Daido Moriyama: Record No. 46 / Kiroku No. 46 [SIGNED]
Publisher: Tokyo: Akio Nagasawa Publishing, 2021
Edition: 1st Edition
Binding: Soft cover
Condition: New / No dust jacket as issued
Item #: 113810
First edition, first printing. Signed (in English) on the title page by Moriyama. Soft cover. Photographically illustrated wrappers. Photographs and text (in Japanese and English) by Daido Moriyama. Designed by Rie Shimoda. Unpaginated (104 pp.), with full-bleed black-and-white plates throughout beautifully printed in Japan by Tokyo Inshokan Co., Ltd. 11 x 8-3/8 inches.
From the Afterword by Daido Moriyama: “Even though it hadn't been all that long since I last went on a prowl in Shinjuku, when I grabbed my camera and took to the streets of Kabukicho on that day, for some reason the scenery evoked in me a certain sense of nostalgia. Nothing was supposed to change in the neighborhood in less than half a year, but I just couldn’t deny that rather strange feeling. Anyway, I did go out there again with the desire to shoot photographs.
It all started sixty years ago, when I arrived in Tokyo with my Canon 4Sb camera, and took my first picture on the square in front of Shinjuku Station's east exit. Since that day, I have been taking an endless chain of photograph of that place called “Shinjuku,” which became for myself an irreplaceable “hometown of photography,” and an inescapable ”metropolis of photography.” It is a very real and actual, wild and erotic, and at once also a quite charming kind of labyrinth. As described above, the pictures in this volume of Record were all shot in the Kabukicho/Shinjuku area.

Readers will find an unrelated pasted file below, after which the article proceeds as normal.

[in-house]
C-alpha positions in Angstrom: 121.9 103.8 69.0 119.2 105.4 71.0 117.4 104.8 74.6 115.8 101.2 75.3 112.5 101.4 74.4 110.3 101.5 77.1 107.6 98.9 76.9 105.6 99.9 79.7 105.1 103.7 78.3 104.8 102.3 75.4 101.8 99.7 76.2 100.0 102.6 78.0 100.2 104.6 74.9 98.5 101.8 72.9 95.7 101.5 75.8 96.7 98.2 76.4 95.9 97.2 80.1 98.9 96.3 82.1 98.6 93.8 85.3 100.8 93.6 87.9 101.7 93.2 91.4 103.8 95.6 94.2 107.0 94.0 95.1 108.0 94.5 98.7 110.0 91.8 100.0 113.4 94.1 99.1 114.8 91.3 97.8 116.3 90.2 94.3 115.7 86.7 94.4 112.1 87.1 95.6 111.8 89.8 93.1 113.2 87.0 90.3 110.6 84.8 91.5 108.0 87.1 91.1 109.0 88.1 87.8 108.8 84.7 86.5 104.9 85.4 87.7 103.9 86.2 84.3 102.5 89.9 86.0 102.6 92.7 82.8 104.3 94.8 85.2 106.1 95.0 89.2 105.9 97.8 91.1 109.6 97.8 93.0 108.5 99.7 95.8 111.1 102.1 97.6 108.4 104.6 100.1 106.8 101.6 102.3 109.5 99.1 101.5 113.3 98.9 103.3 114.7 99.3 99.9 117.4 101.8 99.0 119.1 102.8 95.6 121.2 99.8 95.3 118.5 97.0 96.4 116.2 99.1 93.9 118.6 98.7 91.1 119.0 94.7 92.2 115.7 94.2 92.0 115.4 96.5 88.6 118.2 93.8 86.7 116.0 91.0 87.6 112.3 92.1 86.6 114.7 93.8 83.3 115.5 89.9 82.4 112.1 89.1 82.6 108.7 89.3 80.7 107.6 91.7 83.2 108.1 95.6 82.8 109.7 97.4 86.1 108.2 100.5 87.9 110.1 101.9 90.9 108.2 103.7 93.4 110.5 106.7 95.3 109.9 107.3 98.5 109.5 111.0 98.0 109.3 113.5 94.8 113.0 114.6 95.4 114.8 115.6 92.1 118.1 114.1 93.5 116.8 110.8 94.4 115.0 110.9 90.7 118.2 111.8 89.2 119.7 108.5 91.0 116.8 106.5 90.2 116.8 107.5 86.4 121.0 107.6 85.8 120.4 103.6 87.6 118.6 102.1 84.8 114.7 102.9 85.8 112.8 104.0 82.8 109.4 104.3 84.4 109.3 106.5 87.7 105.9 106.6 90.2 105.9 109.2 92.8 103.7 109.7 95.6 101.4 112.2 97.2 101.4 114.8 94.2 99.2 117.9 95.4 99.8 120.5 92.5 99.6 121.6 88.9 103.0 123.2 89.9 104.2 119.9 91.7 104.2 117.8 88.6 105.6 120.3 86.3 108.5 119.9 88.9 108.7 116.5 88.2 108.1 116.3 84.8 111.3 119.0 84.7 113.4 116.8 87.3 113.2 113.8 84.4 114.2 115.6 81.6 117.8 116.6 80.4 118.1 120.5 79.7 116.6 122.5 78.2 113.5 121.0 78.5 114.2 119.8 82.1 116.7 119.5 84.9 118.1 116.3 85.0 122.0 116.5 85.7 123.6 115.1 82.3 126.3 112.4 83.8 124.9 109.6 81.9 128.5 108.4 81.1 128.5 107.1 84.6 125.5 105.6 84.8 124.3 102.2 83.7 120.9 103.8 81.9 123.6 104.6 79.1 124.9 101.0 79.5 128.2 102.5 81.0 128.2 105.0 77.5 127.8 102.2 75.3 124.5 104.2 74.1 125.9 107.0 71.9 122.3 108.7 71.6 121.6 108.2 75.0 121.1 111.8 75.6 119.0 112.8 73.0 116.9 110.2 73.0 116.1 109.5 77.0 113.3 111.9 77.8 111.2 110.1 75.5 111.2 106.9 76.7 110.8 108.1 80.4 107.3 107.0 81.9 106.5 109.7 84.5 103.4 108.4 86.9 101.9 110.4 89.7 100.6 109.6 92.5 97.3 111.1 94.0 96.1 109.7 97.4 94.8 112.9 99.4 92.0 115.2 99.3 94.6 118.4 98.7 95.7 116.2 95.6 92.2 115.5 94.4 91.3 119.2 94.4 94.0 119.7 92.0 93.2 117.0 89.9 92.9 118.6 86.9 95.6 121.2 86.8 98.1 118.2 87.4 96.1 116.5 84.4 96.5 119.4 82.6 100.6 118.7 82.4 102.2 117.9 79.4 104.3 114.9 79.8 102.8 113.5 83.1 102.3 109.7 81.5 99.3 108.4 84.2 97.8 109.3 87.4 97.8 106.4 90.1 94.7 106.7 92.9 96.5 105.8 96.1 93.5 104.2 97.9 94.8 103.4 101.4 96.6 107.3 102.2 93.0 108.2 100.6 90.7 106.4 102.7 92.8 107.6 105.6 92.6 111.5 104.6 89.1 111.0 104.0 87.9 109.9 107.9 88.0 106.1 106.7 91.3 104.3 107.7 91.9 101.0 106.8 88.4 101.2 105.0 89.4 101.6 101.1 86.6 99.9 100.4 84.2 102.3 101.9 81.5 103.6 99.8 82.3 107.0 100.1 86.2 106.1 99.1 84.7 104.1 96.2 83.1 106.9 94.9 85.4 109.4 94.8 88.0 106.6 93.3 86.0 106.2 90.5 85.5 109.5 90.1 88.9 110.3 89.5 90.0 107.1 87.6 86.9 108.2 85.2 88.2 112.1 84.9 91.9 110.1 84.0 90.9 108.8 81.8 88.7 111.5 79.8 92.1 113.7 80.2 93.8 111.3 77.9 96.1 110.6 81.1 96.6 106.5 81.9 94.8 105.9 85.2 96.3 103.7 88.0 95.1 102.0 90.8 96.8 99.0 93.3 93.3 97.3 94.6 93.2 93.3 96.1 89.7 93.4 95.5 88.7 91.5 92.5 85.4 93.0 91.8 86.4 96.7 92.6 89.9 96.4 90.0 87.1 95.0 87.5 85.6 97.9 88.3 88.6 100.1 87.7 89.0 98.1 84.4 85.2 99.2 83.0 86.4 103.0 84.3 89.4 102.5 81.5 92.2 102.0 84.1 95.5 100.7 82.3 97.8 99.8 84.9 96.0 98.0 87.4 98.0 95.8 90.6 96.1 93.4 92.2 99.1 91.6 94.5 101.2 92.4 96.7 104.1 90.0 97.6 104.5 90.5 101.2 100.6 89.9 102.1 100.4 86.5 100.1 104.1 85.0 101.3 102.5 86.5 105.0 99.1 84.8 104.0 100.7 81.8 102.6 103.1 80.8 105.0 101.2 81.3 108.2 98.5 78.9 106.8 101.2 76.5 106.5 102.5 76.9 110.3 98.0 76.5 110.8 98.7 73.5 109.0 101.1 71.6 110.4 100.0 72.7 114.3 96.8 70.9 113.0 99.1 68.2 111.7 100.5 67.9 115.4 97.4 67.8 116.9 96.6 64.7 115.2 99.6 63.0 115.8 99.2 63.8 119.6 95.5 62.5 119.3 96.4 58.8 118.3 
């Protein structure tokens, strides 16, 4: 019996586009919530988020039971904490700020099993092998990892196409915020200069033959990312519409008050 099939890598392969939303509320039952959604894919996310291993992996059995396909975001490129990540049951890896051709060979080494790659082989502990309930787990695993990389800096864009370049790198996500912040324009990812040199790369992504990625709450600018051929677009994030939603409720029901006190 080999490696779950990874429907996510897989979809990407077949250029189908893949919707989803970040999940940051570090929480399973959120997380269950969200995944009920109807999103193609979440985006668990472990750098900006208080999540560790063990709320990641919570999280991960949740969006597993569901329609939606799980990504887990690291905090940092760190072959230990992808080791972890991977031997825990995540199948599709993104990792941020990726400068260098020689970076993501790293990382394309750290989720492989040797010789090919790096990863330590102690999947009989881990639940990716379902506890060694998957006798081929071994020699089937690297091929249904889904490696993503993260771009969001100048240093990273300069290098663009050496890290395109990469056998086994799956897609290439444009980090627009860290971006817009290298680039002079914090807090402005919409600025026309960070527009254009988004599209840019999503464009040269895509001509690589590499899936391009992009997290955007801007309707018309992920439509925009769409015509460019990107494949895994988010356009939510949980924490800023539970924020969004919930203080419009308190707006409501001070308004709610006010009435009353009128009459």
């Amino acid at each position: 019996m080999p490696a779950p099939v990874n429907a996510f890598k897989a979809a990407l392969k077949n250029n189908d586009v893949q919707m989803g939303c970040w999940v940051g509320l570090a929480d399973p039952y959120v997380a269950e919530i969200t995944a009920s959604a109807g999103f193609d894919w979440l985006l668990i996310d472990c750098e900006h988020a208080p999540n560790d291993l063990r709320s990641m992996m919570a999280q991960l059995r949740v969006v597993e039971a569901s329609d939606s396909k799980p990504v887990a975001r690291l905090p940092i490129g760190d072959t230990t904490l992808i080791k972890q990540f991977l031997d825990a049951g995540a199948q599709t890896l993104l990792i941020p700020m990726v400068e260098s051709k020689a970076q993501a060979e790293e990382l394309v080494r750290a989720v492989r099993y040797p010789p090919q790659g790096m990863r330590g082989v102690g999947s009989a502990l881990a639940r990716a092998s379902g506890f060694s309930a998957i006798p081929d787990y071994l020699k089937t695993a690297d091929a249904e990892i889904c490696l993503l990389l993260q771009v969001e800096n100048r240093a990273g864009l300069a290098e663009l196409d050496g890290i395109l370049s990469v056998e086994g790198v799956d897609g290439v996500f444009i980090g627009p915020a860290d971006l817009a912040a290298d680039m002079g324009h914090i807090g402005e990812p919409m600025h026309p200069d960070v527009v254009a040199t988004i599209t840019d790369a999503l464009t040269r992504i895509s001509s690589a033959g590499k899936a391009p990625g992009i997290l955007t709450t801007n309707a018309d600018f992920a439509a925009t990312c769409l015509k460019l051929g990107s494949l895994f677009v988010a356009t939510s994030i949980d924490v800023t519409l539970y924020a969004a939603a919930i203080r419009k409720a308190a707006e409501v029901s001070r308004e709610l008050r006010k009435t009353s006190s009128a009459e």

When I was a young dude living in Osaka, above all else, "Tokyo" was for me all about Ginza, Yurakucho and Akasaka. That's because those were the places that appeared in popular songs of the day, and the images those songs had engraved on my mind were not images of Shinjuku or Shibuya. However, shortly after I eventually moved to Tokyo, I got totally immersed in all things Kabukicho/Shinjuku without turning a hair. It was my own nature and temperament that made me a hopeless captive who involuntarily surrendered to the fascination of Shinjuku. That was the time when the songs I warbled away were naturally replaced, one by one, with the likes of “Shinjuku no onna” and "Shinjuku blues"...
After all, that place called Shinjuku is essentially my second hometown, and in my book, it is in fact the hometown of photography itself.”